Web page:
What Are the New Tax Brackets for 2023?

Quick Answer

Tax brackets are being adjusted for inflation for the 2023 tax year. The adjustments will mean you can earn a bit more money in each bracket before being kicked up to a higher tax rate. New standard deductions allow you to deduct about 7% more in 2023 versus 2022.

Financiers calculating tax brackets

Tax brackets and standard deductions are changing for U.S. taxpayers in 2023. Adjustments are being made in response to inflation and average about 7% over 2022 rates, allowing for a slight tax reduction if your income remains the same, or a bit of room for a raise before a tax increase kicks in.

Adjustments take effect in the 2023 tax year, so these changes won't apply until you do your taxes in 2024. To get a preview, here's how the IRS is adjusting income tax brackets and standard deductions for the 2023 tax year.

Tax Brackets for 2023, Single Filers

Tax brackets apply the lowest tax rates to lower levels of income and progressively higher rates as your income increases. For 2023, the first $11,000 you earn as a single taxpayer is taxed at 10%, the next $33,724 is taxed at 12%, and so on.

2023 Tax Brackets, Single Filers
Rate Tax Bracket Taxes Owed
10% $0 - $11,000 10% of taxable income
12% $11,001 - $44,725 $1,100 + 12% of amount over $11,000
22% $44,726 - $95,375 $5,147 + 22% of amount over $44,725
24% $95,376 - $182,100 $16,290 + 24% of amount over $95,376
32% $182,101 - $231,250 $37,104 + 32% of amount over $182,100
35% $231,251 - $578,125 $52,832 + 35% of amount over $231,250
37% $578,126 or more $174,238 + 37% of amount over $578,125

Source: IRS

To estimate the amount of tax you'll owe, find the bracket that contains your projected taxable income (adjusted gross income minus your standard deduction for 2023, shown below) and do the calculation shown in the right-hand column.

Example: If your 2023 taxable income is $44,000, the first $11,000 of your income is taxed at 10% ($1,100) with the remaining $33,000 taxed at 12%. Therefore, you will owe $1,100 + 12% of $33,000, or $5,060. Your income places you in the 12% tax bracket.

For reference, tax on the same $44,000 in income in 2022 would be $5,298, and would place you in the 22% tax bracket. The tax savings in 2023 is marginal but significant, and certainly less tax is better than more.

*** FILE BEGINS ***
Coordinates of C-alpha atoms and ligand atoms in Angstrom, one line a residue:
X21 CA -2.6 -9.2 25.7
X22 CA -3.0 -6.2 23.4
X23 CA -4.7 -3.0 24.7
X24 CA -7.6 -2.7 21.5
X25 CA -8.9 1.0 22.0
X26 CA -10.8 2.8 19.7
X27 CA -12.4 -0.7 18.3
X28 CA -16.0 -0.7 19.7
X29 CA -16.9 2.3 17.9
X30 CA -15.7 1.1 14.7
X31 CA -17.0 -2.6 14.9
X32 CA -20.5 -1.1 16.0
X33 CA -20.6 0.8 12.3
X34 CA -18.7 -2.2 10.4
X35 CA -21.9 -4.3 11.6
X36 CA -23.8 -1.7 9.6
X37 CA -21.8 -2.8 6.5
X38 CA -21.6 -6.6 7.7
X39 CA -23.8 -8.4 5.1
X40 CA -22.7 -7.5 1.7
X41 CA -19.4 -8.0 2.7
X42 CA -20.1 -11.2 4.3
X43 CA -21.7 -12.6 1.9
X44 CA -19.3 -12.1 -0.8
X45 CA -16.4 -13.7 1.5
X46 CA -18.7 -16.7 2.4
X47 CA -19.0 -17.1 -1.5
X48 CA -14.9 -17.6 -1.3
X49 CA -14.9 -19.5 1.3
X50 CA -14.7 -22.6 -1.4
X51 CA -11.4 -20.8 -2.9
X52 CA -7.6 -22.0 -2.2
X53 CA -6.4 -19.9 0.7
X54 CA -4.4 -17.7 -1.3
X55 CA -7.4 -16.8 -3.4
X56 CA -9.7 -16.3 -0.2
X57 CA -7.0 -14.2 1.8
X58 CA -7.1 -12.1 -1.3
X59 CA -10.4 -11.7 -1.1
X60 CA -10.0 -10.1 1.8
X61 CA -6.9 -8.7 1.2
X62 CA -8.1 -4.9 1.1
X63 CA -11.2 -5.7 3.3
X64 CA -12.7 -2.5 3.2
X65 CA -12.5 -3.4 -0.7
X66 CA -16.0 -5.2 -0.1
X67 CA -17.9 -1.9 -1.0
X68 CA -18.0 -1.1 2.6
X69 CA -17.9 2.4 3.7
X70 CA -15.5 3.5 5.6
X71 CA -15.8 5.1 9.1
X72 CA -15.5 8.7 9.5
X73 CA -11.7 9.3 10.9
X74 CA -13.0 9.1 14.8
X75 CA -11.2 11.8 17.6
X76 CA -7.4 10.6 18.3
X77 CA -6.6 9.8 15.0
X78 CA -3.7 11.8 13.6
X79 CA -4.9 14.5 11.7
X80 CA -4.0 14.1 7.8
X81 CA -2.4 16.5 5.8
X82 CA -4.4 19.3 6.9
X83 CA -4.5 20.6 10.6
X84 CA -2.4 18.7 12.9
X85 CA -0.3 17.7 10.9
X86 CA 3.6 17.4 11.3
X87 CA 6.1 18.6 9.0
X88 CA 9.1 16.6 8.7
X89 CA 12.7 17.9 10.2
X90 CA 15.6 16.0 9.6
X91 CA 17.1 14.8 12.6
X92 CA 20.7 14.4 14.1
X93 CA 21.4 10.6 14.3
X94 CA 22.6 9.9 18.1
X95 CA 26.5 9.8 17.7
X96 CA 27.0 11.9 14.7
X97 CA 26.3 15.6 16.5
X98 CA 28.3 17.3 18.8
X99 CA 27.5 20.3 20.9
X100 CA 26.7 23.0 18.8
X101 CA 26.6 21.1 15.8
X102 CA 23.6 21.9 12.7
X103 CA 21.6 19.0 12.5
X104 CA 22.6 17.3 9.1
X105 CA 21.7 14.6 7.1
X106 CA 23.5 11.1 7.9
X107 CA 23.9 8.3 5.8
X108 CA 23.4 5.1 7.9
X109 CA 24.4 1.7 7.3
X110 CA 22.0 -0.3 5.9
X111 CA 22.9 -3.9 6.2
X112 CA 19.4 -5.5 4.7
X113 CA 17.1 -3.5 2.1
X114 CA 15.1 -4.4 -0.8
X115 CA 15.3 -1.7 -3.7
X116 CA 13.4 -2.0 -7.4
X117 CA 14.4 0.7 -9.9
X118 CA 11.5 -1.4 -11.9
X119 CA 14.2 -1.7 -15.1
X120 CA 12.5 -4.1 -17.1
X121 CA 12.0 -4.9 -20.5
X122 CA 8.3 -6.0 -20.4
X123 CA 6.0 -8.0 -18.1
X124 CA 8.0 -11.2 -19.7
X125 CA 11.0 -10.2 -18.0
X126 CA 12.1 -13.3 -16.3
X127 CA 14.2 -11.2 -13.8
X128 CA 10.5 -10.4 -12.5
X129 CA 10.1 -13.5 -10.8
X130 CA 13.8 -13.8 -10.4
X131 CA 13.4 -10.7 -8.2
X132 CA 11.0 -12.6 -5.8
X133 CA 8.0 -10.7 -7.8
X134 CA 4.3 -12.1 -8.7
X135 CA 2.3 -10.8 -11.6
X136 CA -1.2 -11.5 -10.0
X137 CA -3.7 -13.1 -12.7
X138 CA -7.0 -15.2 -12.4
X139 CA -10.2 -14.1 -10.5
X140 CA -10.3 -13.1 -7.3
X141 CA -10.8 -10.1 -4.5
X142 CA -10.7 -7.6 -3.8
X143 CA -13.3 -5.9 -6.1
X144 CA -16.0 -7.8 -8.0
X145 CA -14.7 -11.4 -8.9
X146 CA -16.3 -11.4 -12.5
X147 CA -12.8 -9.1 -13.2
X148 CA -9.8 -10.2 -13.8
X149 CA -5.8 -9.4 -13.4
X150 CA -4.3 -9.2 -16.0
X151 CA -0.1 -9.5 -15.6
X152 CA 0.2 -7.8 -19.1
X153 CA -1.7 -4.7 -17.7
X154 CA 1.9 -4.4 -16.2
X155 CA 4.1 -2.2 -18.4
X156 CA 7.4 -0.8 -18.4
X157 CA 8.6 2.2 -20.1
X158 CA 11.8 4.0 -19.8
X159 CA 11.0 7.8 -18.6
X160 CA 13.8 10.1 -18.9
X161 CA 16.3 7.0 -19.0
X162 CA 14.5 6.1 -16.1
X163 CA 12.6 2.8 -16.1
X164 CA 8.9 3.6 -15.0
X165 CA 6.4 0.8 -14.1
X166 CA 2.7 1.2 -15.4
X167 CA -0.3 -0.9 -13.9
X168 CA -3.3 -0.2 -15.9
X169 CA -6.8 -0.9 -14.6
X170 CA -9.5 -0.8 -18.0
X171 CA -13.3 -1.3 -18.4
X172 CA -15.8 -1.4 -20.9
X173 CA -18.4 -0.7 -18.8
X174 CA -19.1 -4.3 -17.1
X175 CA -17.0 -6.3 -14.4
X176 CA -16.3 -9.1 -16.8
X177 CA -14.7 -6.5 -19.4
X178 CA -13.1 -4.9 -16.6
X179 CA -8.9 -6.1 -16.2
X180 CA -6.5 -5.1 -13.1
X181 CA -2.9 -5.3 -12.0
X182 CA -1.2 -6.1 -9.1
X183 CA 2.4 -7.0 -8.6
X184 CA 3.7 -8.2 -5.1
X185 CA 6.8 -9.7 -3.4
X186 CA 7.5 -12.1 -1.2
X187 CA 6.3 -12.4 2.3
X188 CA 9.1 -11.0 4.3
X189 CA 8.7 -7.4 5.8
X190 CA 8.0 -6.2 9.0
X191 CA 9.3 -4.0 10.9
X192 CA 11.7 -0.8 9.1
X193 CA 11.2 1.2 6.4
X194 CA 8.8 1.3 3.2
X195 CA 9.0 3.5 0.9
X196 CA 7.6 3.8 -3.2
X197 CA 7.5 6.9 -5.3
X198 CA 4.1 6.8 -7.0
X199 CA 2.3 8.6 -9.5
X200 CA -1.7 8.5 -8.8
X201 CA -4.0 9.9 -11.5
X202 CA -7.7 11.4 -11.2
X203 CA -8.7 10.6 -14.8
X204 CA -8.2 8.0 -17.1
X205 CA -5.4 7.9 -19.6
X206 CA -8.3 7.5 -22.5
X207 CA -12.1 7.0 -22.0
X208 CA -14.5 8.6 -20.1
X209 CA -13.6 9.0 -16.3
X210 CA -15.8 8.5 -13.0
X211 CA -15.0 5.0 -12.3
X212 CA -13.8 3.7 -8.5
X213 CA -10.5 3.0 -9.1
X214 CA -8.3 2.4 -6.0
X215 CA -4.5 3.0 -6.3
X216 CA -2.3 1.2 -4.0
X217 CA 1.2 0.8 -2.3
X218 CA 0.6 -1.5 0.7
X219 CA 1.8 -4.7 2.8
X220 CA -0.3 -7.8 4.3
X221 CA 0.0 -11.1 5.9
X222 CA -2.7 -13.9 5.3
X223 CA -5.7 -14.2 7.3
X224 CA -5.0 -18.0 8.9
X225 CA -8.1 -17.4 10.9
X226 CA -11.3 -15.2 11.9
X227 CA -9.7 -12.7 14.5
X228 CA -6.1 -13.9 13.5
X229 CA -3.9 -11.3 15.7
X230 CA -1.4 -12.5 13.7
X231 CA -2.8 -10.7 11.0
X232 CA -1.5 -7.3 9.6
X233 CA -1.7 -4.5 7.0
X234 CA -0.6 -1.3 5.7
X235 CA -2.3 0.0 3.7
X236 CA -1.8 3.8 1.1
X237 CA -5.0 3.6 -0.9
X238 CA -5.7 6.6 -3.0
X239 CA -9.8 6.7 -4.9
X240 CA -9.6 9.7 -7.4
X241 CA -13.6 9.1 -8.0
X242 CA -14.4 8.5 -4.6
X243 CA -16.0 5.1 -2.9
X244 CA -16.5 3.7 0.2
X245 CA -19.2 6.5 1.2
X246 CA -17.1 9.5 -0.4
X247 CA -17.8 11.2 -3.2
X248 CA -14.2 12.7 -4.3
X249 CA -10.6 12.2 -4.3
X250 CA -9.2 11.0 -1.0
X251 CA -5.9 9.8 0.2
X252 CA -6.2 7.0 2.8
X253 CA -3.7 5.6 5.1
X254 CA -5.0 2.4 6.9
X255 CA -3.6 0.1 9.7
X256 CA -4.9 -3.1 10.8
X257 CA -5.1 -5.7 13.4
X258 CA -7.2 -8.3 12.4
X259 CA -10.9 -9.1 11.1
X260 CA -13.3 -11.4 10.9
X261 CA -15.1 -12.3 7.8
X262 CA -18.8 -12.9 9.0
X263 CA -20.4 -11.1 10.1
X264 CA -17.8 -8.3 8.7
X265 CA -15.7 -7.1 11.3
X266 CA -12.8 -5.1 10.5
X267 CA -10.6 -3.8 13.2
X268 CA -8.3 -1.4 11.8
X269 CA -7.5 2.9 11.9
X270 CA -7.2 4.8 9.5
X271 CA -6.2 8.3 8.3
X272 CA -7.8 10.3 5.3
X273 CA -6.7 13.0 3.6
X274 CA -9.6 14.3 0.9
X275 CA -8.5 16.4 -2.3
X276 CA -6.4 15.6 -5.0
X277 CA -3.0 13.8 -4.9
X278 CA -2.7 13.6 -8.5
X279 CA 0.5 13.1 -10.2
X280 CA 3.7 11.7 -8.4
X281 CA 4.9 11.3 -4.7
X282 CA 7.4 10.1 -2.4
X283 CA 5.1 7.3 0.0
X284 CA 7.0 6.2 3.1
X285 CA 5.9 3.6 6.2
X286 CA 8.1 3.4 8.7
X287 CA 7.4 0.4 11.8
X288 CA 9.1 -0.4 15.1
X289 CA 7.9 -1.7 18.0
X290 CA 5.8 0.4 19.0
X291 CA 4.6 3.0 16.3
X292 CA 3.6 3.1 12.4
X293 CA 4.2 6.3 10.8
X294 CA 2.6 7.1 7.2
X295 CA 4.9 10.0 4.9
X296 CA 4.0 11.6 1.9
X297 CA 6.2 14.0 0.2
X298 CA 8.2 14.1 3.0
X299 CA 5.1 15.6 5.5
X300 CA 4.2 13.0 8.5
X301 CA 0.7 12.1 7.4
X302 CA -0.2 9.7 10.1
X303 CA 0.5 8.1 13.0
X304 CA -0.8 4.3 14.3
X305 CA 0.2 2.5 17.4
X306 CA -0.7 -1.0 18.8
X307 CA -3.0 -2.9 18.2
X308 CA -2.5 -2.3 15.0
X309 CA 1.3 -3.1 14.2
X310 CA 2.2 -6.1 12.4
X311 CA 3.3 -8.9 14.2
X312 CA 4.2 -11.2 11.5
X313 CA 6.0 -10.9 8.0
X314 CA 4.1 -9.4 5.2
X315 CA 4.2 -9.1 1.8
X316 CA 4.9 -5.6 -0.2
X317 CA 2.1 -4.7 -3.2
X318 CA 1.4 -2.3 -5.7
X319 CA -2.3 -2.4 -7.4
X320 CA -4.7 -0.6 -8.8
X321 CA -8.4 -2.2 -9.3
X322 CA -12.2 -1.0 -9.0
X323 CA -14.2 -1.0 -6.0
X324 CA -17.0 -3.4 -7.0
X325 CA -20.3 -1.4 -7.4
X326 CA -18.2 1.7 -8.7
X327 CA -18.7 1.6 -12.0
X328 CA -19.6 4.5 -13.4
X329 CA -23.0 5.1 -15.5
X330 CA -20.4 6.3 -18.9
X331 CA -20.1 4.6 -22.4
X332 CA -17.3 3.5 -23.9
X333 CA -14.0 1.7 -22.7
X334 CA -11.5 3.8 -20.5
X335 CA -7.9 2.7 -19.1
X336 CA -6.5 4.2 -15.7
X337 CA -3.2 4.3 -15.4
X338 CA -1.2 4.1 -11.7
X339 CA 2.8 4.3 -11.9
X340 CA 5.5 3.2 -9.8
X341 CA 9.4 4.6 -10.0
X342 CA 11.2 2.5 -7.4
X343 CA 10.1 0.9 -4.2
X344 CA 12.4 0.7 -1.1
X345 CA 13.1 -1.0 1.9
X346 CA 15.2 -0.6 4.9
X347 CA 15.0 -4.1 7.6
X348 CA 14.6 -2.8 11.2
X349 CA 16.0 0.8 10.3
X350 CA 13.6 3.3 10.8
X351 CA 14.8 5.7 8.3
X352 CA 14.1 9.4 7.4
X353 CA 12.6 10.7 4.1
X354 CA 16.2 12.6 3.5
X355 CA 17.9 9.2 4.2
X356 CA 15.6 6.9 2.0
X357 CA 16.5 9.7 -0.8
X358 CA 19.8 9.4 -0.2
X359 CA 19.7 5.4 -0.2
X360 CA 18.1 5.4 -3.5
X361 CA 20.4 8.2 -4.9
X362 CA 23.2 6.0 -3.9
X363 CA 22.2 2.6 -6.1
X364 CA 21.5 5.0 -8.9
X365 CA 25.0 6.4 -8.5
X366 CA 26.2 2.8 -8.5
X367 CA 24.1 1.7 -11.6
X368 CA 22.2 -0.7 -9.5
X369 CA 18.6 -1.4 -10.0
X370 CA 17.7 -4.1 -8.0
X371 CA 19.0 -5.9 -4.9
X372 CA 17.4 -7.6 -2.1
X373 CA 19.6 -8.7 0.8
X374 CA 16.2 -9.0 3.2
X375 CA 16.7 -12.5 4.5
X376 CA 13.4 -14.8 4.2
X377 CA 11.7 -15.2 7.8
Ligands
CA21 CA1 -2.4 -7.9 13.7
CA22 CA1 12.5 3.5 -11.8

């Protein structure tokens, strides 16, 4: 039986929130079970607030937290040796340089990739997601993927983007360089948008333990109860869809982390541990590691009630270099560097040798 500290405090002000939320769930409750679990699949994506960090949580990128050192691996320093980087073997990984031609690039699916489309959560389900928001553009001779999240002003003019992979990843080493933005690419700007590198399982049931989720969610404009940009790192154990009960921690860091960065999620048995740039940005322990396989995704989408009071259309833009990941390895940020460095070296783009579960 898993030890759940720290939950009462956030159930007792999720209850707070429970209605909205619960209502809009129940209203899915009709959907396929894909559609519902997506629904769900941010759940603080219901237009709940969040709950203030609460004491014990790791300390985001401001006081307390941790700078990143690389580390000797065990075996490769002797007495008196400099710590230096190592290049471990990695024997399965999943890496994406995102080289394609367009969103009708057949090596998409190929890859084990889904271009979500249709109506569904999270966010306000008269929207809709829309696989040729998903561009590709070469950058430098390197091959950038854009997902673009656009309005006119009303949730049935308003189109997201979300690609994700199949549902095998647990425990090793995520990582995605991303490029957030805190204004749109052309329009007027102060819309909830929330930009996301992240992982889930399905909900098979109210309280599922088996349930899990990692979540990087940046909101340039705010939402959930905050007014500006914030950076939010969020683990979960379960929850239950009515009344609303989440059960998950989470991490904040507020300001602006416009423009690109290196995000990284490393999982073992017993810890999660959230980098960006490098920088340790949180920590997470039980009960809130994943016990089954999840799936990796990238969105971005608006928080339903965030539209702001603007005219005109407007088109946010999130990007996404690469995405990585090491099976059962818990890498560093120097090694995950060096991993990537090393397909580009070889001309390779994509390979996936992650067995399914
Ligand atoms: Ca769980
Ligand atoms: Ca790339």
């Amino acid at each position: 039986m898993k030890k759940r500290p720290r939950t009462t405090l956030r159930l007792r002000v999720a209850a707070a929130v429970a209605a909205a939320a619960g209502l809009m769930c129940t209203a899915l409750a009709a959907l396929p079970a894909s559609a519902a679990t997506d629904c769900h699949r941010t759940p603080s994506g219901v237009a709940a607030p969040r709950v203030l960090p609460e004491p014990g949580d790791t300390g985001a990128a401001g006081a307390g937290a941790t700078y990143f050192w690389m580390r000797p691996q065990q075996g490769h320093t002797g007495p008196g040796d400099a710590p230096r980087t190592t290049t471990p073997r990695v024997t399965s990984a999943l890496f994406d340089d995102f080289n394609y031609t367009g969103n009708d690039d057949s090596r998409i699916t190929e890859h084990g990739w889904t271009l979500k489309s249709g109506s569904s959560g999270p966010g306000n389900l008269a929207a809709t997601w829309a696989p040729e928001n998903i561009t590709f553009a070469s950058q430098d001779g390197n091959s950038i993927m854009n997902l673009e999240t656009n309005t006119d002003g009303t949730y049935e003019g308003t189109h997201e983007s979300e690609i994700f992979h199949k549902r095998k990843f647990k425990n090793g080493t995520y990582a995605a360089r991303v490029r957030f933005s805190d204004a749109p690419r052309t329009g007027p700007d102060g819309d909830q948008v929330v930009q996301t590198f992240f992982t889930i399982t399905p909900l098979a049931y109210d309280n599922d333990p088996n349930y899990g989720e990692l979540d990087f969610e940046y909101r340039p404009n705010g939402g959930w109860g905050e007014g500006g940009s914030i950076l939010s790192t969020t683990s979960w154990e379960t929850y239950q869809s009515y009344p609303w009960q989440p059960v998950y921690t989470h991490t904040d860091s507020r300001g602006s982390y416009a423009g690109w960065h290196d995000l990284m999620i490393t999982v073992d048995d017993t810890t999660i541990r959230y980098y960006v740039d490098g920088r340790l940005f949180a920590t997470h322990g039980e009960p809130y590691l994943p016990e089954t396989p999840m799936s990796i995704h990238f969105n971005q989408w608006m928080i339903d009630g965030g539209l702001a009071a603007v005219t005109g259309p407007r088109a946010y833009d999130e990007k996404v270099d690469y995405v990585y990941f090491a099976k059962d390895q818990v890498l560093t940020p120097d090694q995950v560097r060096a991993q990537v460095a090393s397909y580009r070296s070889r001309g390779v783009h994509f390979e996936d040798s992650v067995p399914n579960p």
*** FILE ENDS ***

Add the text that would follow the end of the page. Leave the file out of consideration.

Tax Brackets for 2023, Married Filing Jointly

Married couples filing jointly will see proportional adjustments to their tax brackets, with the top bracket starting at $693,751 versus $647,851 in 2022.

2023 Tax Brackets, Married Filing Jointly
Rate Tax Bracket Taxes Owed
10% $0 - $22,000 10% of taxable income
12% $22,001 - $89,450 $2,200 + 12% of amount over $22,000
22% $89,451 - $190,750 $10,294 + 22% of amount over $89,450
24% $190,751 - $364,200 $32,580 + 24% of amount over $190,750
32% $364,201 - $462,500 $74,208 + 32% of amount over $364,200
35% $462,501 - $693,750 $105,664 + 35% of amount over $462,500
37% $693,751 or more $186,602 + 37% of amount over $693,750

Source: IRS

What Are the Standard Deductions for 2023?

In addition to tax bracket adjustments, standard deductions are changing in 2023. Here again, the amounts have been adjusted for inflation by roughly 7%. If you take the standard deduction instead of itemizing, here are the standard deductions for 2023 and their 2022 counterparts.

Standard Deductions for 2023
Single and Married Filing Separately Head of Household Married Filing Jointly
2022 2023 2022 2023 2022 2023
12,950 13,850 19,400 20,800 25,900 27,700

Source: IRS

The Bottom Line

Adjustments for inflation help ensure that IRS marginal tax rates and standard deductions reflect the financial realities of everyday Americans more accurately. Because inflation has packed a bigger punch recently than in years past, your personal finances may benefit from an adjustment as well. Consider revisiting your monthly budget and checking up on your credit report and score to make sure you're on track to meet your financial goals, maintain your financial health and make good use of any tax savings you'll see as a result of these IRS changes.